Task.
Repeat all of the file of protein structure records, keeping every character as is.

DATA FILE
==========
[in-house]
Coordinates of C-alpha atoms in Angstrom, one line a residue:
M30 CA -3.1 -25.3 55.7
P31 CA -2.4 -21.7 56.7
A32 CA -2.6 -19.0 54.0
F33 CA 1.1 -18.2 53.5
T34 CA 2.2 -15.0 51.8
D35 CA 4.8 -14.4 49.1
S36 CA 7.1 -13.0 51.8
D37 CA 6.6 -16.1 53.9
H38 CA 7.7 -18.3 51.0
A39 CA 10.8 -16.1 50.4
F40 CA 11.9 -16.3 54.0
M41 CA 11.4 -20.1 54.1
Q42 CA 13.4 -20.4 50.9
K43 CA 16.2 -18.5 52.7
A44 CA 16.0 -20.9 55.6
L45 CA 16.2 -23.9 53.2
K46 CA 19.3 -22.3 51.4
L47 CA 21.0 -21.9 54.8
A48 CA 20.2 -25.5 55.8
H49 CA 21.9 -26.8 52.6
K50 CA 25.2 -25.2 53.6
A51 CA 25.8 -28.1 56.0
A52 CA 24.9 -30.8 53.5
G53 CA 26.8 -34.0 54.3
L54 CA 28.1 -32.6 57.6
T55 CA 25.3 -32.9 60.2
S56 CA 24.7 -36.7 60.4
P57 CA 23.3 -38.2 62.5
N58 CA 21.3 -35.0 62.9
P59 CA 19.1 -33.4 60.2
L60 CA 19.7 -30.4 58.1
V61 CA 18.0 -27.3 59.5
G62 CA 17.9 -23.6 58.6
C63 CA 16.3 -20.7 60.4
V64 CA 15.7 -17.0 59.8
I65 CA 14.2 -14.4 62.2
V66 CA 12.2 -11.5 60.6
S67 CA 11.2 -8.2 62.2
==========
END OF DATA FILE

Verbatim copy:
[in-house]
Coordinates of C-alpha atoms in Angstrom, one line a residue:
M30 CA -3.1 -25.3 55.7
P31 CA -2.4 -21.7 56.7
A32 CA -2.6 -19.0 54.0
F33 CA 1.1 -18.2 53.5
T34 CA 2.2 -15.0 51.8
D35 CA 4.8 -14.4 49.1
S36 CA 7.1 -13.0 51.8
D37 CA 6.6 -16.1 53.9
H38 CA 7.7 -18.3 51.0
A39 CA 10.8 -16.1 50.4
F40 CA 11.9 -16.3 54.0
M41 CA 11.4 -20.1 54.1
Q42 CA 13.4 -20.4 50.9
K43 CA 16.2 -18.5 52.7
A44 CA 16.0 -20.9 55.6
L45 CA 16.2 -23.9 53.2
K46 CA 19.3 -22.3 51.4
L47 CA 21.0 -21.9 54.8
A48 CA 20.2 -25.5 55.8
H49 CA 21.9 -26.8 52.6
K50 CA 25.2 -25.2 53.6
A51 CA 25.8 -28.1 56.0
A52 CA 24.9 -30.8 53.5
G53 CA 26.8 -34.0 54.3
L54 CA 28.1 -32.6 57.6
T55 CA 25.3 -32.9 60.2
S56 CA 24.7 -36.7 60.4
P57 CA 23.3 -38.2 62.5
N58 CA 21.3 -35.0 62.9
P59 CA 19.1 -33.4 60.2
L60 CA 19.7 -30.4 58.1
V61 CA 18.0 -27.3 59.5
G62 CA 17.9 -23.6 58.6
C63 CA 16.3 -20.7 60.4
V64 CA 15.7 -17.0 59.8
I65 CA 14.2 -14.4 62.2
V66 CA 12.2 -11.5 60.6
S67 CA 11.2 -8.2 62.2